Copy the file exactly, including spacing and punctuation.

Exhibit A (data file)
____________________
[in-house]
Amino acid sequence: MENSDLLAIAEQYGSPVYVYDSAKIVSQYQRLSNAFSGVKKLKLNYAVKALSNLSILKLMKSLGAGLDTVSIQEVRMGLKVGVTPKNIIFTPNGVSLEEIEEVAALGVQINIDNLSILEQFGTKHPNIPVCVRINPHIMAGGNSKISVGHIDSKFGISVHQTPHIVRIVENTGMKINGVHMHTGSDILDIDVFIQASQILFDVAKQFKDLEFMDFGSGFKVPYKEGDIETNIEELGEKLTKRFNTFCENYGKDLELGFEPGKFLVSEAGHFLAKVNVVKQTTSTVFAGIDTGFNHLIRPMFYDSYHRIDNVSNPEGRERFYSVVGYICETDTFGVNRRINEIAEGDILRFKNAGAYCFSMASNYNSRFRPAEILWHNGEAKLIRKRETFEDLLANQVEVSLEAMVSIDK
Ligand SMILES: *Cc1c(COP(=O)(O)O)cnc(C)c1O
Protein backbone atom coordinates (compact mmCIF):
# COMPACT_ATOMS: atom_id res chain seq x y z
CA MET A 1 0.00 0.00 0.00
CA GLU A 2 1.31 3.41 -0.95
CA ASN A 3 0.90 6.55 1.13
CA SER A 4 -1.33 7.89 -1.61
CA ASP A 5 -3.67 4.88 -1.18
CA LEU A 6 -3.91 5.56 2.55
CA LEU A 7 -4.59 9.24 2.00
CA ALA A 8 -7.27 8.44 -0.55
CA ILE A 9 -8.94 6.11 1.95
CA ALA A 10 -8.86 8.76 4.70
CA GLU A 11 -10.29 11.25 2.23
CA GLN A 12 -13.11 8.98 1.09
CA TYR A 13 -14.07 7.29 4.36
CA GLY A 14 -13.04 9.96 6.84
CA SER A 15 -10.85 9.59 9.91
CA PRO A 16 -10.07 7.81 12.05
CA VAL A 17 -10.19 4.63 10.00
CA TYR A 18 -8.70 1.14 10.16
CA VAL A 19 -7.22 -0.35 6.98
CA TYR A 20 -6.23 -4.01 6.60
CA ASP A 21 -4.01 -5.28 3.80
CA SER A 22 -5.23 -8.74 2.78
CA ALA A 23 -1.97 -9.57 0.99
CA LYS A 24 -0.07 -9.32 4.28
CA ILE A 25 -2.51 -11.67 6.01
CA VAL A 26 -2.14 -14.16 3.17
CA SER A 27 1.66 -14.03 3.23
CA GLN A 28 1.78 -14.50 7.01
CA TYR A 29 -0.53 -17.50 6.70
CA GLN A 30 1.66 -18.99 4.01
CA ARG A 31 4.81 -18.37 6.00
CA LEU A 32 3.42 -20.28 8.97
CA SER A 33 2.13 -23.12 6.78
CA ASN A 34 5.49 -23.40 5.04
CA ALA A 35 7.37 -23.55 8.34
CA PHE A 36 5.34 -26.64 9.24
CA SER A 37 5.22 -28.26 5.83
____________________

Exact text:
[in-house]
Amino acid sequence: MENSDLLAIAEQYGSPVYVYDSAKIVSQYQRLSNAFSGVKKLKLNYAVKALSNLSILKLMKSLGAGLDTVSIQEVRMGLKVGVTPKNIIFTPNGVSLEEIEEVAALGVQINIDNLSILEQFGTKHPNIPVCVRINPHIMAGGNSKISVGHIDSKFGISVHQTPHIVRIVENTGMKINGVHMHTGSDILDIDVFIQASQILFDVAKQFKDLEFMDFGSGFKVPYKEGDIETNIEELGEKLTKRFNTFCENYGKDLELGFEPGKFLVSEAGHFLAKVNVVKQTTSTVFAGIDTGFNHLIRPMFYDSYHRIDNVSNPEGRERFYSVVGYICETDTFGVNRRINEIAEGDILRFKNAGAYCFSMASNYNSRFRPAEILWHNGEAKLIRKRETFEDLLANQVEVSLEAMVSIDK
Ligand SMILES: *Cc1c(COP(=O)(O)O)cnc(C)c1O
Protein backbone atom coordinates (compact mmCIF):
# COMPACT_ATOMS: atom_id res chain seq x y z
CA MET A 1 0.00 0.00 0.00
CA GLU A 2 1.31 3.41 -0.95
CA ASN A 3 0.90 6.55 1.13
CA SER A 4 -1.33 7.89 -1.61
CA ASP A 5 -3.67 4.88 -1.18
CA LEU A 6 -3.91 5.56 2.55
CA LEU A 7 -4.59 9.24 2.00
CA ALA A 8 -7.27 8.44 -0.55
CA ILE A 9 -8.94 6.11 1.95
CA ALA A 10 -8.86 8.76 4.70
CA GLU A 11 -10.29 11.25 2.23
CA GLN A 12 -13.11 8.98 1.09
CA TYR A 13 -14.07 7.29 4.36
CA GLY A 14 -13.04 9.96 6.84
CA SER A 15 -10.85 9.59 9.91
CA PRO A 16 -10.07 7.81 12.05
CA VAL A 17 -10.19 4.63 10.00
CA TYR A 18 -8.70 1.14 10.16
CA VAL A 19 -7.22 -0.35 6.98
CA TYR A 20 -6.23 -4.01 6.60
CA ASP A 21 -4.01 -5.28 3.80
CA SER A 22 -5.23 -8.74 2.78
CA ALA A 23 -1.97 -9.57 0.99
CA LYS A 24 -0.07 -9.32 4.28
CA ILE A 25 -2.51 -11.67 6.01
CA VAL A 26 -2.14 -14.16 3.17
CA SER A 27 1.66 -14.03 3.23
CA GLN A 28 1.78 -14.50 7.01
CA TYR A 29 -0.53 -17.50 6.70
CA GLN A 30 1.66 -18.99 4.01
CA ARG A 31 4.81 -18.37 6.00
CA LEU A 32 3.42 -20.28 8.97
CA SER A 33 2.13 -23.12 6.78
CA ASN A 34 5.49 -23.40 5.04
CA ALA A 35 7.37 -23.55 8.34
CA PHE A 36 5.34 -26.64 9.24
CA SER A 37 5.22 -28.26 5.83